Minnesota lawmakers have made several changes aimed at lowering the tax burden for seniors in recent years. One measure, passed in 2017, raised the threshold for taxing benefits and decreased rates for married couples making up to $77,000. That change exempted an estimated 75,000 Minnesotans from having their Social Security benefits taxed and provided cuts to more than 200,000 seniors. The Legislature went a step further last year, increasing deductions connected to Social Security taxes for married couples making up to $78,000 and individuals making $61,000.

"We think that there is relief provided for almost everyone who is middle-income," said Mary Jo George, state advocacy director for AARP Minnesota, which backed the earlier changes.

George acknowledged that full repeal would be popular with many AARP members. But she said the organization shares Democrats' concerns that "full exemption of the Social Security tax would be very costly for the state." Demands for state-funded services for seniors are expected to grow, as the number of Minnesota residents over 65 surpasses the school-age population this year.

"What we have done is really urged lawmakers to take a balanced approach to the Social Security tax to ensure we have adequate funding for other programs that seniors rely on," she said.

Supporters of the full cut say that, even with the existing exemptions and deductions, Minnesota remains a national leader in taxing retirees. They argue that the status quo will drive seniors like the Ingrams out of the state, reducing the overall tax base.

"More and more seniors are leaving Minnesota, and that is one of the factors that they look at," Gazelka said.

Some Minnesota seniors say they're seeing more friends take that path, or considering it themselves. But older residents move for a variety of reasons, including health, family and weather. And available data do not show widespread relocation. The U.S. Census' most recent American Community Survey estimates that just 1% of the people age 65 and older in Minnesota moved out of the state, a lower rate than for younger residents. Seniors leave nearby Illinois, Iowa, Michigan and Wisconsin — all states that do not tax Social Security benefits — at similar rates.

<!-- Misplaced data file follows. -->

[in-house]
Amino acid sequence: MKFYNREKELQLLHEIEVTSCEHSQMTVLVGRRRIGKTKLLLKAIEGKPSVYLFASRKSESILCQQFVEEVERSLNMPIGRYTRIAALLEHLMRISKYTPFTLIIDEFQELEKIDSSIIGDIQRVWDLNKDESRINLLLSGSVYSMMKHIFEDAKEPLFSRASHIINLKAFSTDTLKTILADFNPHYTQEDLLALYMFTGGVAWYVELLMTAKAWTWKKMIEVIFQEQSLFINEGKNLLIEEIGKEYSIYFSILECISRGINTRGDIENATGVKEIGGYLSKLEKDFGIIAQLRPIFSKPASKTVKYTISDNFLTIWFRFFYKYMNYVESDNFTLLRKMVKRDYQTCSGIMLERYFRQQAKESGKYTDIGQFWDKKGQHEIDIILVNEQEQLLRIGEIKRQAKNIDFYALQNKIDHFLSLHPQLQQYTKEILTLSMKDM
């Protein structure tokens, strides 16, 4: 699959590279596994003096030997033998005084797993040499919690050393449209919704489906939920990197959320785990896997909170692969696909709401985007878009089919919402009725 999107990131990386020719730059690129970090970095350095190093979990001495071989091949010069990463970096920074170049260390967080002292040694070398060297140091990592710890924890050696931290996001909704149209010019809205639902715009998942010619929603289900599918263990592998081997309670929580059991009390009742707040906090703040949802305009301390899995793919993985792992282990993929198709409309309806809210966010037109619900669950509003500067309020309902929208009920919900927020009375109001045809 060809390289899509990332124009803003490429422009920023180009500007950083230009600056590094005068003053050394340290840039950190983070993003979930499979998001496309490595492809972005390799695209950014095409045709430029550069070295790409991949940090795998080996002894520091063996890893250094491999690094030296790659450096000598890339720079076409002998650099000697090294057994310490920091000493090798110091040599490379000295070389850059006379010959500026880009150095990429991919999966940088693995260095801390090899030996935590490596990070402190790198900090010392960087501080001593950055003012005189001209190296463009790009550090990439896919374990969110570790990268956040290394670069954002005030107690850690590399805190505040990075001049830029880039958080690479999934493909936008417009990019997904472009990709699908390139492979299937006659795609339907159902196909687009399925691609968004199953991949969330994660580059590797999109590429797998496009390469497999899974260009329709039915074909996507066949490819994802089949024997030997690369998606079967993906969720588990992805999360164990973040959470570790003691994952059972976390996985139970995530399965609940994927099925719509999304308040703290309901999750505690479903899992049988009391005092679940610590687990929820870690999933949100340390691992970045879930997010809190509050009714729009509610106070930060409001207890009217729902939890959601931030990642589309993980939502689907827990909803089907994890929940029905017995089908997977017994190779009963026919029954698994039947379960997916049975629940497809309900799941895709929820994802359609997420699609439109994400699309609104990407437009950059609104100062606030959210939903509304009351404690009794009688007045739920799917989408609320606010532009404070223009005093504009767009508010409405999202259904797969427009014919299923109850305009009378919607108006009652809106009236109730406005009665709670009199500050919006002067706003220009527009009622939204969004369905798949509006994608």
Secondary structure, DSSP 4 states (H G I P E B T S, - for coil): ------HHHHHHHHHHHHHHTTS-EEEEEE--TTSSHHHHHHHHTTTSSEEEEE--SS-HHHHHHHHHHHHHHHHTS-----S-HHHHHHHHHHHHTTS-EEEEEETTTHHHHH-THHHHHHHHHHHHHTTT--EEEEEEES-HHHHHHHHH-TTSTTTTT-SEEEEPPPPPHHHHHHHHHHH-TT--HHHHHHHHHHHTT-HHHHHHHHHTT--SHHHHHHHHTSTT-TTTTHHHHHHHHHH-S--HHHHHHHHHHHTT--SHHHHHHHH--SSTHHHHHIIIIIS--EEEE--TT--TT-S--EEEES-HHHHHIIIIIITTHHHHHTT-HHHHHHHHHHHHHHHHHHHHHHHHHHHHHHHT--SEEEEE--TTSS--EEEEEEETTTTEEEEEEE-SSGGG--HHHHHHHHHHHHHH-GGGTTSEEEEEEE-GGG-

Top DFL leaders, including Gov. Tim Walz, say fully eliminating the income tax for Social Security is off the table for now. But at least one prominent DFL lawmaker has signaled that there may be room for a compromise. Rep. Paul Marquart, chairman of the House Taxes Committee, said additional cuts for seniors remains a long-term goal.

"We have to do that in a responsible way that allows you to cut taxes for senior citizens, but still allows you to maintain the resources to provide for important services — health care, housing and security for senior citizens," the Dilworth DFLer said.

If there's a deal to be had, it will likely emerge late in the legislative session amid negotiations over a tax bill — if there is one this year. Competing proposals from Democrats and Republicans over the budget surplus have been clouded by the economic turmoil caused by the coronavirus outbreak. Marquart said "everything has to be re-evaluated" given the situation. Still, Gazelka said Thursday that the Social Security tax cut remains a priority even amid fiscal uncertainty.

The Ingrams, who also draw from Steve Ingram's pension, said recent reductions approved by lawmakers helped. The couple, who retired early due to physical and health issues, got a refund for the first time, instead of owing money. Still, they're holding out hope that lawmakers take more action.

"Having to sell our home that we raised our children in including ourselves and moving to another statew is overwhelming after all that we've been through," said Rita Ingram, who turns 66 later this month. "Some financial breathing room would be wonderful."

Torey Van Oot • 651-925-5049